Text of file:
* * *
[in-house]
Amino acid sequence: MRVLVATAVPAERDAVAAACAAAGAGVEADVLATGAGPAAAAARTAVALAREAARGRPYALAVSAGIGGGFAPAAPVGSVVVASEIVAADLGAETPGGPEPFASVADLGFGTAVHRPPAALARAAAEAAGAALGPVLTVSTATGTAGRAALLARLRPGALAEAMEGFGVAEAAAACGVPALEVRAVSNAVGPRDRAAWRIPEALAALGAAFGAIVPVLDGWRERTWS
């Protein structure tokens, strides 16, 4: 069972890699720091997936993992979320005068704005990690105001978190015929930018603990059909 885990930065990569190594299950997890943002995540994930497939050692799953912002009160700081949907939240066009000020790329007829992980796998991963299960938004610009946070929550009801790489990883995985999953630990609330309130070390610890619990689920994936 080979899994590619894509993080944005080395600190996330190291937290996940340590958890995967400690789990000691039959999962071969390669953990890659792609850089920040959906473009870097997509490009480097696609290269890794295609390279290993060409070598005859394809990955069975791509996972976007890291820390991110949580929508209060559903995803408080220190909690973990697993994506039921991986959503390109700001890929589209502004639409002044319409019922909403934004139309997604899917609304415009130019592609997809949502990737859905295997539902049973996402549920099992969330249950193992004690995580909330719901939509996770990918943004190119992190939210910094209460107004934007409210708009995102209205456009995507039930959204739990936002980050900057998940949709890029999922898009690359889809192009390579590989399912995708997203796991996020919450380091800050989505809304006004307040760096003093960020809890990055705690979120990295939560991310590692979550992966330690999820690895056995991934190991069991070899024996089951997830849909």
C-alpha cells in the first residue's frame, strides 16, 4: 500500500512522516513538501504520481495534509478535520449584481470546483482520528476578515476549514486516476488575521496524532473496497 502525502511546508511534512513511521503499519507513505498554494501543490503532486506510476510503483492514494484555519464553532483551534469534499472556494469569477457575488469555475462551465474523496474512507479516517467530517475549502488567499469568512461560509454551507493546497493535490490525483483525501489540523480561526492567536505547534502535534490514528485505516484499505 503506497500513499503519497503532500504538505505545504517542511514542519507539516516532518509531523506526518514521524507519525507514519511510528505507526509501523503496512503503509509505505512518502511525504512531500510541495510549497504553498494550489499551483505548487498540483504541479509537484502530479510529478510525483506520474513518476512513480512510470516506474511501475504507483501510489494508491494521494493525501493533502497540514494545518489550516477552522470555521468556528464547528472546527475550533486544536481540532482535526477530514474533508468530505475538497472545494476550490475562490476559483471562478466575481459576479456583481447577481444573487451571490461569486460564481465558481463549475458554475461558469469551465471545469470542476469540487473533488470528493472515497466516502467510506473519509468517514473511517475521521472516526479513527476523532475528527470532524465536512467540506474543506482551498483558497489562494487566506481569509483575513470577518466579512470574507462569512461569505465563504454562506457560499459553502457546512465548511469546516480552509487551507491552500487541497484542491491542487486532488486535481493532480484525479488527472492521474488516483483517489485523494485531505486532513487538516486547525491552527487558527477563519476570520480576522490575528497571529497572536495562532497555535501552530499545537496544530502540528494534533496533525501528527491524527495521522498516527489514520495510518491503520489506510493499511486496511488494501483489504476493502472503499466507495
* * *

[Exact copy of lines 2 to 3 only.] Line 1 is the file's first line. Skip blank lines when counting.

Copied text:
Amino acid sequence: MRVLVATAVPAERDAVAAACAAAGAGVEADVLATGAGPAAAAARTAVALAREAARGRPYALAVSAGIGGGFAPAAPVGSVVVASEIVAADLGAETPGGPEPFASVADLGFGTAVHRPPAALARAAAEAAGAALGPVLTVSTATGTAGRAALLARLRPGALAEAMEGFGVAEAAAACGVPALEVRAVSNAVGPRDRAAWRIPEALAALGAAFGAIVPVLDGWRERTWS
């Protein structure tokens, strides 16, 4: 069972890699720091997936993992979320005068704005990690105001978190015929930018603990059909 885990930065990569190594299950997890943002995540994930497939050692799953912002009160700081949907939240066009000020790329007829992980796998991963299960938004610009946070929550009801790489990883995985999953630990609330309130070390610890619990689920994936 080979899994590619894509993080944005080395600190996330190291937290996940340590958890995967400690789990000691039959999962071969390669953990890659792609850089920040959906473009870097997509490009480097696609290269890794295609390279290993060409070598005859394809990955069975791509996972976007890291820390991110949580929508209060559903995803408080220190909690973990697993994506039921991986959503390109700001890929589209502004639409002044319409019922909403934004139309997604899917609304415009130019592609997809949502990737859905295997539902049973996402549920099992969330249950193992004690995580909330719901939509996770990918943004190119992190939210910094209460107004934007409210708009995102209205456009995507039930959204739990936002980050900057998940949709890029999922898009690359889809192009390579590989399912995708997203796991996020919450380091800050989505809304006004307040760096003093960020809890990055705690979120990295939560991310590692979550992966330690999820690895056995991934190991069991070899024996089951997830849909």